Demerath Discusses Research on Educational Inequality
By Pat Dunn '12
Contact: Holly Foster 315-859-4068
April 6, 2012
Conventionally, the goal of public education is said to be to level inequality at birth. When students with drastically different backgrounds are enrolled in a semi-standardized system of public schooling, predispositions to learning are supposed to be neutralized such that everyone has an equal opportunity to succeed. While this is a noble goal, real life has proven that educational equality is hard to achieve because the factors behind inequality are so hard to pin down.
In his Levitt Speaker Series lecture on April 5, Peter Demerath, a University of Minnesota professor of organizational leadership, policy and development, discussed educational inequality and the reproduction of class status. Demerath drew on four years of personal research experience at a public high school in a suburb of Columbus, Ohio.
There has been significant research conducted on the subject of income inequality, and studies have generally agreed upon the causes—factors like poor funding, inadequate teachers and low parental involvement contribute to poor test performances and disappointing graduation rates. But battling these factors in the lowest performing schools to close the achievement gap is not working, because middle class students continue to pull ahead, in terms of academic success, which maintains and even widens the achievement gap.
Demerath decided to conduct a study that examined the ways in which success were measured, promoted and achieved in an upper middle class public school, with the hope of shedding light on the factors that render educational equality so elusive. He spent four years observing one class as it moved its way through high school. He called the town “Wilton,” and its model for success “the Wilton way.”
What he determined, at the end, is that the Wilton way is a manifestation of a neoliberal ideal that treats academic and personal success as a commodity to be acquired, nurtured and protected. Wilton students are taught from a young age to be goal-oriented, self-assured and ambitious. They play sports, take extra classes, and stress almost compulsively about their grades.
Competition is central to the Wilton way of life. Students are taught that winning is a proven achievement, and the competitive atmosphere transcends varsity sports in its involvement in academic life—Wilton even has competitive pottery spinning at its student art show.
The emphasis on competition and personal success is central to what sociologists would call Wilton’s “hidden curriculum.” The learning experience of students everywhere is only partially academic—the values and worldviews that a school instills in its students (in Wilton’s case, competition and positive self-worth) are part of a curriculum that is as important but far less overt than the one that is in the books.
Demerath found that Wilton students are taught, as part of the hidden curriculum, that life is necessarily stressful and that stress must be habituated—that is, that they need to find ways to deal with, rather than avoid, stress. He also found that the students displayed remarkable tendencies to exert control, identify and acquire new cultural capital as a preemptive measure for success and self-consciously cultivate their work ethic.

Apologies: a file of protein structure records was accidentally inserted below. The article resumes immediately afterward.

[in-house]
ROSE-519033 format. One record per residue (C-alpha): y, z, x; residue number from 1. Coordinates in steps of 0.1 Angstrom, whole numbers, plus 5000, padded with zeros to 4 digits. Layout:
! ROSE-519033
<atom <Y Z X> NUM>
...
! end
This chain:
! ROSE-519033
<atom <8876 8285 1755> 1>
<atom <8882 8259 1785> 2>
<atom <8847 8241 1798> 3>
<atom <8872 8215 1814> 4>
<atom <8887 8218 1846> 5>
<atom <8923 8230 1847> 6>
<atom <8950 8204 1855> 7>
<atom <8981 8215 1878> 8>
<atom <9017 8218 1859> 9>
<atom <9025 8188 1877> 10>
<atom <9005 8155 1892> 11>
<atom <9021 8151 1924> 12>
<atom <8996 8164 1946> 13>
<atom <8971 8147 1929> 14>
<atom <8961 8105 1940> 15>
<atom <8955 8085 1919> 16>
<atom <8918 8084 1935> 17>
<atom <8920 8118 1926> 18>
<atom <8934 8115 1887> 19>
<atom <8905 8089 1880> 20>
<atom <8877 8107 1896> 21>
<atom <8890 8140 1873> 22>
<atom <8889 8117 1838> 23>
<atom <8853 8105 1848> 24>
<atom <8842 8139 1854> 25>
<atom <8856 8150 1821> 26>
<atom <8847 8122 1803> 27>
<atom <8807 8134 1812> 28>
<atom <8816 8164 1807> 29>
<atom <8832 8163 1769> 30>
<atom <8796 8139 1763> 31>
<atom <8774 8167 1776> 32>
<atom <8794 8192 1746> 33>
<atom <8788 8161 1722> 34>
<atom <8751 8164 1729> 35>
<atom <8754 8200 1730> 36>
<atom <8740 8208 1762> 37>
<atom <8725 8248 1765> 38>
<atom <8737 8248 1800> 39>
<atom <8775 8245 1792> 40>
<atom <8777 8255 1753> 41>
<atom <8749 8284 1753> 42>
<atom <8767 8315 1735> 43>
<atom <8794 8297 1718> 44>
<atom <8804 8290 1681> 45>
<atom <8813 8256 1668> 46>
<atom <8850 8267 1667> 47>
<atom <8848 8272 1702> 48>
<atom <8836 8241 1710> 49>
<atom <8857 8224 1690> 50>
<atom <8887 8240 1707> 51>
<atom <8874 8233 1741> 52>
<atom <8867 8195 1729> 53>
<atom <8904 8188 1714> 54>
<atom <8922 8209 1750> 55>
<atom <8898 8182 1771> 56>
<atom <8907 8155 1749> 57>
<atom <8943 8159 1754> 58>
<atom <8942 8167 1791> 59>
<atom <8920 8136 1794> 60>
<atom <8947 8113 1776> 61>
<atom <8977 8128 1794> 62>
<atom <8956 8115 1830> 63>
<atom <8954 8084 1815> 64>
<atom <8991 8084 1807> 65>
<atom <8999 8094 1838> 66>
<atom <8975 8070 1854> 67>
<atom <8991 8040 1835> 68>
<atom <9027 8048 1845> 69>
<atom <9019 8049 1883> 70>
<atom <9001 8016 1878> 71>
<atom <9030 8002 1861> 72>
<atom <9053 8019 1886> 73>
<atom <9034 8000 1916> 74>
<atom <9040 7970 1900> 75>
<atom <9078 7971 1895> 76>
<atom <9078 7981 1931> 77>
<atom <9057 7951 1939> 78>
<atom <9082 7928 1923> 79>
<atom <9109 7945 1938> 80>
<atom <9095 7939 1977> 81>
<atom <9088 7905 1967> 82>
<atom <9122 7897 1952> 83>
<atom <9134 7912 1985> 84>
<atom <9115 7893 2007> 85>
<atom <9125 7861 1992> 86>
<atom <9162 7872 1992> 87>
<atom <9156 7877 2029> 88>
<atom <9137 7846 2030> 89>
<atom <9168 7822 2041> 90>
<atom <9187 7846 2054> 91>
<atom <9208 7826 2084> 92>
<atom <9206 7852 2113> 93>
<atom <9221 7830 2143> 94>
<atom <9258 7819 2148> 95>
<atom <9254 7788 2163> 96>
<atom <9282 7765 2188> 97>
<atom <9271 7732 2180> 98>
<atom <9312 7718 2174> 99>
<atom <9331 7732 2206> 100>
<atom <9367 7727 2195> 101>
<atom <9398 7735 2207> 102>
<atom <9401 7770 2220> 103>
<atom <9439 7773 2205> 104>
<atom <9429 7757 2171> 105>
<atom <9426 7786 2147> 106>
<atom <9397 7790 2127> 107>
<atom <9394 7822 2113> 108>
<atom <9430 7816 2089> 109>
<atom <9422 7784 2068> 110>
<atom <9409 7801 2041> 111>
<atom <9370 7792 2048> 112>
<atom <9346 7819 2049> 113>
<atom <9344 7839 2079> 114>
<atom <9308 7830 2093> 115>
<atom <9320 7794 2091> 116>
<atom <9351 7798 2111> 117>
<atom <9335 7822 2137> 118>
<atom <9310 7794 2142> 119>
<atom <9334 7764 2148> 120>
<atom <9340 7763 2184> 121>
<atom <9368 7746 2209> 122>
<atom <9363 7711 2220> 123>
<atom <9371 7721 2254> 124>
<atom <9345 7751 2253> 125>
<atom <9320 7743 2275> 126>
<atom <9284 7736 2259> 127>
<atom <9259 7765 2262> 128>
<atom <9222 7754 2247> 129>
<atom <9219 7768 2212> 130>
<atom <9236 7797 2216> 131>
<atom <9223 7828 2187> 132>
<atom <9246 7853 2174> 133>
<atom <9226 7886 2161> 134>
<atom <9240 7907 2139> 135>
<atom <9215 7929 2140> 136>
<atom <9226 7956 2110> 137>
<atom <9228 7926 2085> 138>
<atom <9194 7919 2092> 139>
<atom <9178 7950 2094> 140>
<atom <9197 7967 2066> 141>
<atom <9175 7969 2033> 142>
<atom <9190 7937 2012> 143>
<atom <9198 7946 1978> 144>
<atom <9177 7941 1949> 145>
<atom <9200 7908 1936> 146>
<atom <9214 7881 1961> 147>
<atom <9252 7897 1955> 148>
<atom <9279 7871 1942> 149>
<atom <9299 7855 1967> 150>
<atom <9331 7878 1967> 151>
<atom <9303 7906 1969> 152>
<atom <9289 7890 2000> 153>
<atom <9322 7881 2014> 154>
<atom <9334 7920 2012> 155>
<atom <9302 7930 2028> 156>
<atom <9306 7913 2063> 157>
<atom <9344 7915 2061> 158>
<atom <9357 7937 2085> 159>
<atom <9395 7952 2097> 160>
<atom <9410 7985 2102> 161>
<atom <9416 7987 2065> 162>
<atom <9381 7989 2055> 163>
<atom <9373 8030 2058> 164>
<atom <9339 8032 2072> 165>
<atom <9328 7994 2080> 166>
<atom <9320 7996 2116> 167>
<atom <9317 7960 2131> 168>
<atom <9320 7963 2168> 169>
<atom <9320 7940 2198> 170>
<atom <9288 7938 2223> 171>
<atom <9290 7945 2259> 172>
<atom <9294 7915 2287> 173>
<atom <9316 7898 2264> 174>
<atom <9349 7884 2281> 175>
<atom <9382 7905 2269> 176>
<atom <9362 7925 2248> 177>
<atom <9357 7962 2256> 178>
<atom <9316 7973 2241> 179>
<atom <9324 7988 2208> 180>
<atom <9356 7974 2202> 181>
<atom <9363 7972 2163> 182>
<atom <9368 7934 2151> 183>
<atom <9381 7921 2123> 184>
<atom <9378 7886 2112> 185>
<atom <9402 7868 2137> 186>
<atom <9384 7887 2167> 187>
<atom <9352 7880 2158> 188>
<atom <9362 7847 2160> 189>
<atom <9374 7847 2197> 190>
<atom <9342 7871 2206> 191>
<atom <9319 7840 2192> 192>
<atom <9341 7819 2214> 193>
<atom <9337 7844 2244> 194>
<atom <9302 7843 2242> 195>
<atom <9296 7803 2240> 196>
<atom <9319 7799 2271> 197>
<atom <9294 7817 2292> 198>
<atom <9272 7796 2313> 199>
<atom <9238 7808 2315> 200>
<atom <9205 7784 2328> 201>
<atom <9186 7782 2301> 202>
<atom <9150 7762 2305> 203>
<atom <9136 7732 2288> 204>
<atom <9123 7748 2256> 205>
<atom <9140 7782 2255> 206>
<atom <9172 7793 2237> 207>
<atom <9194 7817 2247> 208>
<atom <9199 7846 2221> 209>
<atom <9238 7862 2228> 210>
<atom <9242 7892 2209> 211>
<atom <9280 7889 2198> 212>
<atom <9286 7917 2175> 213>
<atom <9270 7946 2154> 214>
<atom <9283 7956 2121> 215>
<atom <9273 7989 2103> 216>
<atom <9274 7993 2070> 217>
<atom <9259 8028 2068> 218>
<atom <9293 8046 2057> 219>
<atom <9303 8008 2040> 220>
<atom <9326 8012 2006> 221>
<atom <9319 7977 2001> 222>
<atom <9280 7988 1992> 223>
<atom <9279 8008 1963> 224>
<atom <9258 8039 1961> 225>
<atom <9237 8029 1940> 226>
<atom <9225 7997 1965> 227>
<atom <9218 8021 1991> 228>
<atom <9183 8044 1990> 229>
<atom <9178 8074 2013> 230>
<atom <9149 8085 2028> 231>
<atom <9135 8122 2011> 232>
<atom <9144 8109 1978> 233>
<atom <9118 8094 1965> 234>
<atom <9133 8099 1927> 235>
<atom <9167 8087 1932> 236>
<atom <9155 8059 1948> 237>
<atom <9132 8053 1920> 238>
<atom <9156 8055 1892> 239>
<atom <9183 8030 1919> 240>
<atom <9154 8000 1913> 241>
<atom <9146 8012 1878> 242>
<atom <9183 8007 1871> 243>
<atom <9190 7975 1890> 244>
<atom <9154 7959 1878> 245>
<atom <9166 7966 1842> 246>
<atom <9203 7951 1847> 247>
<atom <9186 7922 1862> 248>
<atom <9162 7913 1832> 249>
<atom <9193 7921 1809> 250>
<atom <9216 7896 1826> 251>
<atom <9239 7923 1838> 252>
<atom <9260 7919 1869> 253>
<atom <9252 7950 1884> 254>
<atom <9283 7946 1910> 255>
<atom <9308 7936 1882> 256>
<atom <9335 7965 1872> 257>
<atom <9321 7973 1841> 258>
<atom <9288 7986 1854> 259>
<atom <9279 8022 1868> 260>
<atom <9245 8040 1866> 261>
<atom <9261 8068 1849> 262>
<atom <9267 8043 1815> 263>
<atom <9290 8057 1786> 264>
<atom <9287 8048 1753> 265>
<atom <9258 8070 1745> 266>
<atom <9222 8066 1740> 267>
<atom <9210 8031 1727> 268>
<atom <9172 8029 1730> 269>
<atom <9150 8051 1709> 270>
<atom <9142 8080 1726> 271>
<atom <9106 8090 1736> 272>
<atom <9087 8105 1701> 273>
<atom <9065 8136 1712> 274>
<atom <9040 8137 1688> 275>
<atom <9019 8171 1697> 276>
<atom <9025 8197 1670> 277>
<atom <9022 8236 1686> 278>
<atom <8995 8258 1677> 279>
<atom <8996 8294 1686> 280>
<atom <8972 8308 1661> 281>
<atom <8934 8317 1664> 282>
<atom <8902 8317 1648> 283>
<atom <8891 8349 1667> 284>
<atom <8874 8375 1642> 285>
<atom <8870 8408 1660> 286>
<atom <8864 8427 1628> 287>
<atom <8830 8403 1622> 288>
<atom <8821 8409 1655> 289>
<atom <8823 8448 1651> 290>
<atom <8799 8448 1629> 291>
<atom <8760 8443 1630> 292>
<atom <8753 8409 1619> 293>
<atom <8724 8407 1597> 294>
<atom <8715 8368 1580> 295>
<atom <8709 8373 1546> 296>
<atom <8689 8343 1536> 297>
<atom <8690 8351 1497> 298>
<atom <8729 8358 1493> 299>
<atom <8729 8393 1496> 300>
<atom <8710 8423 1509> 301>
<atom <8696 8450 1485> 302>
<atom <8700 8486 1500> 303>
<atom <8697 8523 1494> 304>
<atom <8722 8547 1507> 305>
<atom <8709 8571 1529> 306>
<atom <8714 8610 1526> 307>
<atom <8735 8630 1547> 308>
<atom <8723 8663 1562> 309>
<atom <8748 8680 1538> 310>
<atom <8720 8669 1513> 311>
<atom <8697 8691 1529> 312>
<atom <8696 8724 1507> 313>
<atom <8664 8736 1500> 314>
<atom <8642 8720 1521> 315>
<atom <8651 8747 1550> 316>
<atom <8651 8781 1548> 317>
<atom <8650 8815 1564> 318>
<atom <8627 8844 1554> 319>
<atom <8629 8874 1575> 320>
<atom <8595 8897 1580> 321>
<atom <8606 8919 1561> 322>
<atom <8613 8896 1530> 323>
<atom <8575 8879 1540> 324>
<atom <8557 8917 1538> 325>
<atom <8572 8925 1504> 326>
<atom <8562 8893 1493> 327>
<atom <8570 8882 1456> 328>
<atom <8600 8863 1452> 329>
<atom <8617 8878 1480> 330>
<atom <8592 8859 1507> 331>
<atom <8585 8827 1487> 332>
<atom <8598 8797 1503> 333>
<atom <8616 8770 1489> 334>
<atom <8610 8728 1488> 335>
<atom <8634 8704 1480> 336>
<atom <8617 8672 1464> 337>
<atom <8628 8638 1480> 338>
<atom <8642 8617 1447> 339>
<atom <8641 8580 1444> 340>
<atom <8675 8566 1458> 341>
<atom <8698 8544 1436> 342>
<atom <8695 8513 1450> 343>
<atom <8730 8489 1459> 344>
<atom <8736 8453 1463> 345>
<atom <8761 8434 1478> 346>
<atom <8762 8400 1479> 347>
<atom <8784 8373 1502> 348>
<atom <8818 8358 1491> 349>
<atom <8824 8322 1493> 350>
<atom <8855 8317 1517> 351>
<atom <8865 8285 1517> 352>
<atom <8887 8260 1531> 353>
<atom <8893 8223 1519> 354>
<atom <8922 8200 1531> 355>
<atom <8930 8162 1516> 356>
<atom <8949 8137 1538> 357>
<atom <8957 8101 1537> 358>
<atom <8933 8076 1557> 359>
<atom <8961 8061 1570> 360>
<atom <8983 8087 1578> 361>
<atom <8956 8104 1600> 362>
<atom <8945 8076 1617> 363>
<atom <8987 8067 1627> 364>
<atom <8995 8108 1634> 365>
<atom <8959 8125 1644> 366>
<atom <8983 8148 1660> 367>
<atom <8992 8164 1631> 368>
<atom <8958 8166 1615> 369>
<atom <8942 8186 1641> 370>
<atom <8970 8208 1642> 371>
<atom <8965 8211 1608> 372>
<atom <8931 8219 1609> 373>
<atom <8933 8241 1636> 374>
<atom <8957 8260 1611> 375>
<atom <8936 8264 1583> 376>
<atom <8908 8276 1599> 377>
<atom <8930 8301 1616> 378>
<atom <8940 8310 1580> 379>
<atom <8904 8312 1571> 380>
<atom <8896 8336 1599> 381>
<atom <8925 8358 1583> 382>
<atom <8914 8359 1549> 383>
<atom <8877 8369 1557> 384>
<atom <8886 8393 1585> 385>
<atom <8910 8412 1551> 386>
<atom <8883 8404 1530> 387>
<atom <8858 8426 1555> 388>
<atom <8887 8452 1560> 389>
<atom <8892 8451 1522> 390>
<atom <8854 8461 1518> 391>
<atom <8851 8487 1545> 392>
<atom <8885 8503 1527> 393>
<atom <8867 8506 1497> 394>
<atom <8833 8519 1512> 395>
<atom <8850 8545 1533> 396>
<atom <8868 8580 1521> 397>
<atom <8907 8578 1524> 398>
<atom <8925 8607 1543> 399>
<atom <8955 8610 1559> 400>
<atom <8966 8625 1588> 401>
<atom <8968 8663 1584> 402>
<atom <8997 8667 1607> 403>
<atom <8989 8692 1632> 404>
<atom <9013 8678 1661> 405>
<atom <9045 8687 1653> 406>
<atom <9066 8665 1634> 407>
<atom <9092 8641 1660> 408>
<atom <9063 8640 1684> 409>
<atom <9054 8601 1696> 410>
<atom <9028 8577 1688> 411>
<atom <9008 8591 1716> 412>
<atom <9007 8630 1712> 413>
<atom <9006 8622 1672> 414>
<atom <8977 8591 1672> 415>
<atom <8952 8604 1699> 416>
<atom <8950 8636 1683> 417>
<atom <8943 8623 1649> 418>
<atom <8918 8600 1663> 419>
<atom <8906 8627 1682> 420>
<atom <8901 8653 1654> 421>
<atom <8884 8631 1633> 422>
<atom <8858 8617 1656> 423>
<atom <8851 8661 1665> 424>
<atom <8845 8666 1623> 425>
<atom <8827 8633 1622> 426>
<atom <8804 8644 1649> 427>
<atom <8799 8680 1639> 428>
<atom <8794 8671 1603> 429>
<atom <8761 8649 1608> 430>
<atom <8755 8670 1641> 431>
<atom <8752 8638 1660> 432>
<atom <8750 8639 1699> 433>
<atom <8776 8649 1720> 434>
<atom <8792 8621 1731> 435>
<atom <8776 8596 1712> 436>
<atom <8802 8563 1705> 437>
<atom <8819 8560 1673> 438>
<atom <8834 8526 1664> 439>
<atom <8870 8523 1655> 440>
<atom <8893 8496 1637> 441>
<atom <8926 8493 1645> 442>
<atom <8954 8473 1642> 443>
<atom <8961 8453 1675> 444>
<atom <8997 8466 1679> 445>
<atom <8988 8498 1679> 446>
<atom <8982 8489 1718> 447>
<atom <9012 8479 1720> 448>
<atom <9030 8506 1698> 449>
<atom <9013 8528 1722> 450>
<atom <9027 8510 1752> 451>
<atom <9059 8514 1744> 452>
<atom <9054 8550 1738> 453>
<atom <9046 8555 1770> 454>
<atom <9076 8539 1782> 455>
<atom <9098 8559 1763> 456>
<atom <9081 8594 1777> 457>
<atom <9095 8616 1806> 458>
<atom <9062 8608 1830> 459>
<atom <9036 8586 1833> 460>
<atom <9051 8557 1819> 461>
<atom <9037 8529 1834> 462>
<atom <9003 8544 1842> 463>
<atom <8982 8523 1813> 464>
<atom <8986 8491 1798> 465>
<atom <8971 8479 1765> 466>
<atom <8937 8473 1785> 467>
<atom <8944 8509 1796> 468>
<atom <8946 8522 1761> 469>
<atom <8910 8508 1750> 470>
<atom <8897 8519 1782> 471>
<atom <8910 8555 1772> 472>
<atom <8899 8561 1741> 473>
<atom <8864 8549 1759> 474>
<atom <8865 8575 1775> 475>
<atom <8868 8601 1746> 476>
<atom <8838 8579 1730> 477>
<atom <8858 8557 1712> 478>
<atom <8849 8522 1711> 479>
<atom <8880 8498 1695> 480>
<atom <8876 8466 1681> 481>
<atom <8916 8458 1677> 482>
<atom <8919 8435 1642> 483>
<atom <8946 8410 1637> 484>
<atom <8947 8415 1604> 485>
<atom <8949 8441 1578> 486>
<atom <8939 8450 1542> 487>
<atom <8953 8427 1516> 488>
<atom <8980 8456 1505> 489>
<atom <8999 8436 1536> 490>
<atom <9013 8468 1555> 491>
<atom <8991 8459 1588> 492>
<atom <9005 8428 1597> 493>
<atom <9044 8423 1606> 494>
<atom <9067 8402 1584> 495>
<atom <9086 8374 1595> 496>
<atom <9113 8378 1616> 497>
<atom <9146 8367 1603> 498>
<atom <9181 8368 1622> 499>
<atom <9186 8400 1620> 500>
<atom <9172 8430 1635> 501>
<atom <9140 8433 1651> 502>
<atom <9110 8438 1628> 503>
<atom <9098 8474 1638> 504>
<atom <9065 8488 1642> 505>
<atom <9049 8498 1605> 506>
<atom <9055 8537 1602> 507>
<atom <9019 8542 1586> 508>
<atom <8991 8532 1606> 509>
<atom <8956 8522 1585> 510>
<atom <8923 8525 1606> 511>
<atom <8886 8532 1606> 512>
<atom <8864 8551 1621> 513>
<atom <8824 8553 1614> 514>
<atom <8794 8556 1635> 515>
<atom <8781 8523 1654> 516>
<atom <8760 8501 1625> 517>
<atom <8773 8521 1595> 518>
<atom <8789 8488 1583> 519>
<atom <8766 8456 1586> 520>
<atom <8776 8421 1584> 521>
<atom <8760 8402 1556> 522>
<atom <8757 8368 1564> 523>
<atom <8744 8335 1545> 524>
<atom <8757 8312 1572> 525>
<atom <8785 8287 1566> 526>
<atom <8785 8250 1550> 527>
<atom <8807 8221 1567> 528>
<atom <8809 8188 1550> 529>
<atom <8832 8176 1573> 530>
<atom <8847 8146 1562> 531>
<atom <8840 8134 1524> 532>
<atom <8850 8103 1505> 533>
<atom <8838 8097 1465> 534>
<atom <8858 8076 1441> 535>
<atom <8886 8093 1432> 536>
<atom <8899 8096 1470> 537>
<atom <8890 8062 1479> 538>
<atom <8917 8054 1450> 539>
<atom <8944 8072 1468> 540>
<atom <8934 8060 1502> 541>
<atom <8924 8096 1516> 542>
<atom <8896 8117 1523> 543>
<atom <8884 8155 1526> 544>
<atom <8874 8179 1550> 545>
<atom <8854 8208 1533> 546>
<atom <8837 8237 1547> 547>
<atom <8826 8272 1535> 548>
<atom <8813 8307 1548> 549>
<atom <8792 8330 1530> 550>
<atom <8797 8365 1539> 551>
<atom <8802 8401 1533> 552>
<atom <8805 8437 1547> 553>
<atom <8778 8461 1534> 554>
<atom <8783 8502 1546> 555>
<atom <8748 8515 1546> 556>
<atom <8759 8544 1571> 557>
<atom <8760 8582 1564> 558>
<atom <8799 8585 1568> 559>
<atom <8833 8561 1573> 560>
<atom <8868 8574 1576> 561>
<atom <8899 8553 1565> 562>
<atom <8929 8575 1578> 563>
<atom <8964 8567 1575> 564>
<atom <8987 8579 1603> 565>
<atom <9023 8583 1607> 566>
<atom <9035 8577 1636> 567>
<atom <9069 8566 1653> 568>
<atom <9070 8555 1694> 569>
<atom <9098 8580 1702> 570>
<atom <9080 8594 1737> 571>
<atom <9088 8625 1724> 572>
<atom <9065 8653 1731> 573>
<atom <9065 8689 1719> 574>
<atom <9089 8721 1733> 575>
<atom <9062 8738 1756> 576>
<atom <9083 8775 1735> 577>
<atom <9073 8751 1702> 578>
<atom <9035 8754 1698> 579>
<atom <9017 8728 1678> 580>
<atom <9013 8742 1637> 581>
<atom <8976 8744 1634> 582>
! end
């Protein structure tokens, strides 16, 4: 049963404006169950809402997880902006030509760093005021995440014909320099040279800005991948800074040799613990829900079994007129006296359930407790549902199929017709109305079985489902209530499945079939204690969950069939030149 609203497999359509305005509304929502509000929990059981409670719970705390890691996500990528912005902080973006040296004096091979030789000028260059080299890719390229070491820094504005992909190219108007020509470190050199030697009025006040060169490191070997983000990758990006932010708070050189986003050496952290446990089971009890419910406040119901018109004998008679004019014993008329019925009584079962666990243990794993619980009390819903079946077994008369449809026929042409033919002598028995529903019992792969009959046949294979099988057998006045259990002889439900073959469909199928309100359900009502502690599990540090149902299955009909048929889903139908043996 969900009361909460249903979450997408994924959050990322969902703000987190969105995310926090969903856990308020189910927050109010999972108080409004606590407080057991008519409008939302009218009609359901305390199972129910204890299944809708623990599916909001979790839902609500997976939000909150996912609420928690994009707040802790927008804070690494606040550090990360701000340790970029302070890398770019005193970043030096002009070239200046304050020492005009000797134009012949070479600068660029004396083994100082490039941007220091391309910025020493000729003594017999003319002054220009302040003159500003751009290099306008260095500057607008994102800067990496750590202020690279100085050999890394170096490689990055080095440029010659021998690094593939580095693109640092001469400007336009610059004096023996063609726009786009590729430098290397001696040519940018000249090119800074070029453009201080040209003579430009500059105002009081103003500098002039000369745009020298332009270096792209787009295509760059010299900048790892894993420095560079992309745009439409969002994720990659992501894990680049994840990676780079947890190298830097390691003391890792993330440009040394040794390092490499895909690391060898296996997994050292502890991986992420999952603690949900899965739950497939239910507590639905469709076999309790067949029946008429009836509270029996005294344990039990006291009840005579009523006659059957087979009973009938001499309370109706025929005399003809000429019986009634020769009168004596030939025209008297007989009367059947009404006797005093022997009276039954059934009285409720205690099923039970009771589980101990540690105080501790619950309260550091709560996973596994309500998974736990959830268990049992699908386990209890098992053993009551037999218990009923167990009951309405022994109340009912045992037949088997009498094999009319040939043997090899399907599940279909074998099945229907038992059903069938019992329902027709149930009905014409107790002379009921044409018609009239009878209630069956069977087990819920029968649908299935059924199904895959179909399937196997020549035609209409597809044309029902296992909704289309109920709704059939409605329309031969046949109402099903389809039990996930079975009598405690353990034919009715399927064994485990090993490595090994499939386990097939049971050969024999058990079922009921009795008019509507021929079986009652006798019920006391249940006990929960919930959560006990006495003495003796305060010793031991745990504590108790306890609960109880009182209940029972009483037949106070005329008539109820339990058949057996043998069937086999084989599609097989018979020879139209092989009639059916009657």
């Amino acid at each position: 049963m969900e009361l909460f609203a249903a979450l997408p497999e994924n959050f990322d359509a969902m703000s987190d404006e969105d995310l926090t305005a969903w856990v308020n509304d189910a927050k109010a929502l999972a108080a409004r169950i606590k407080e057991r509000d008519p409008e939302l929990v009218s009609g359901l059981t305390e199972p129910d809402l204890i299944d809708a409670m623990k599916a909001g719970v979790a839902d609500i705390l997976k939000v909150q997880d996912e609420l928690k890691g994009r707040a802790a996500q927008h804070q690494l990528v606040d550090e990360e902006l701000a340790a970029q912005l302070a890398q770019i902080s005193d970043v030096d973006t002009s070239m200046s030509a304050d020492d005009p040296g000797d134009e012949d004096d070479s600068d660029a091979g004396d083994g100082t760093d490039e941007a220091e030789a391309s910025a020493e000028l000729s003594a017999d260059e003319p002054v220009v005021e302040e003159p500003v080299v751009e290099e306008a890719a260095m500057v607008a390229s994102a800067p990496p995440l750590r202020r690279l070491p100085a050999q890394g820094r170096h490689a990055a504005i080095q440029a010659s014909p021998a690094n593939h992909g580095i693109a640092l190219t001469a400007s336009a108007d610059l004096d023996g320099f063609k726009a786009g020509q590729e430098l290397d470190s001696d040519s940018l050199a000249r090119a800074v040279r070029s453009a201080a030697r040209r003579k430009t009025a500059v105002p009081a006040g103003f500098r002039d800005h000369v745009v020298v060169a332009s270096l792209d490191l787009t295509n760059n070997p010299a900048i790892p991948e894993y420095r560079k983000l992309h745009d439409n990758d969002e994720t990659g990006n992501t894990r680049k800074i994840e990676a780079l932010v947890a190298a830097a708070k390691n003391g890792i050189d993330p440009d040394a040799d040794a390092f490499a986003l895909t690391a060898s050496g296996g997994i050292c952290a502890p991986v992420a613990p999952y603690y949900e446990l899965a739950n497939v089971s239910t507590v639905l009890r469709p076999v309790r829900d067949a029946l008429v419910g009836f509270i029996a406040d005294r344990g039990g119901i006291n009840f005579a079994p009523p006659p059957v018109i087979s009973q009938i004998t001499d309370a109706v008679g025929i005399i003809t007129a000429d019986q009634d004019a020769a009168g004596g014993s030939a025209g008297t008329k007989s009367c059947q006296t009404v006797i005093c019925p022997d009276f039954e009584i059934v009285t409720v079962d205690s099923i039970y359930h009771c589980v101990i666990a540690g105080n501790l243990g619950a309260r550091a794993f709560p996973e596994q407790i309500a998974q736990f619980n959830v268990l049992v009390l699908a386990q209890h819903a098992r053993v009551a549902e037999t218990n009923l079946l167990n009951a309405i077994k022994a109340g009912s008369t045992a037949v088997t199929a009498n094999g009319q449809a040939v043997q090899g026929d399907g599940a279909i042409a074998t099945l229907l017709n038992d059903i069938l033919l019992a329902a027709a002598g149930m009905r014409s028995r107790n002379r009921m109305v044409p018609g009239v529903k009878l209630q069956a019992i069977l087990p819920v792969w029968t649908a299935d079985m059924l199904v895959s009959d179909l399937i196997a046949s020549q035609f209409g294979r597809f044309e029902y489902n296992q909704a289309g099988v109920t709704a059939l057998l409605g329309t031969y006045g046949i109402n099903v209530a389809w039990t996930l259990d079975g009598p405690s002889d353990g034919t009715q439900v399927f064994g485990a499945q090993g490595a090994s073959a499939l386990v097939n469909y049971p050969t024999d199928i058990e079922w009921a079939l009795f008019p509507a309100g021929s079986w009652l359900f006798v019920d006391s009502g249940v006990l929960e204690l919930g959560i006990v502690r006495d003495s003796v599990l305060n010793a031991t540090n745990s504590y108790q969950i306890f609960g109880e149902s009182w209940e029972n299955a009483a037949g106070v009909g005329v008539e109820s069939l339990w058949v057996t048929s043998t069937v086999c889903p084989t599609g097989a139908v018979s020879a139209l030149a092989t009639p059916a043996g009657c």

The Wilton parents and school district contribute in more explicit ways, too. Wilton has a policy of bestowing the honor of valedictorian on every student who graduates with a grade point average of 4.0 or higher. This usually works out to be about 10 percent of the class, and gives students a distinct advantage when applying to schools that have valedictorian-specific scholarships. Wilton parents have been known to actively seek out psychological disability diagnoses for kids who display few or no signs, because if the students are labeled special needs, they have more time on standardized tests, and more time correlates strongly with high scores.
The Wilton way contributes to what Demerath calls “hypercredentialing”—basically paperwork bragging rights—which can translate into nearly across-the-board admission into selective universities. In Wilton’s case, this is not anyone’s “fault,” per sé, but is a culture that is perpetuated by students, teachers and the community. Everyone benefits from it, too, if you measure success in terms of eventual income, but many of the students Demerath interviewed resented the stressful environment they were forced to navigate every day. Although it’s difficult to fault a community for emphasizing hard work and achievement, Wilton’s success comes at the expense of other, poorer schools that do not have the resources to train students the way that Wilton does.
Demerath attributes part of the problem to the United States’ model of education, which leaves the bulk of the policy-setting to individual districts. A more standardized system would help lower income communities to navigate the system, and would disrupt the perpetuation of class status. The problem is that there is currently very little oversight to curb these practices.
There is constantly research being done in the field of educational inequality, and Demerath hopes that new studies will illuminate the issue more deeply and provide an avenue for policy to take to make equality a realistic goal.
This presentation was made possible through support from the Arthur Coleman Tuggle Lecture Fund.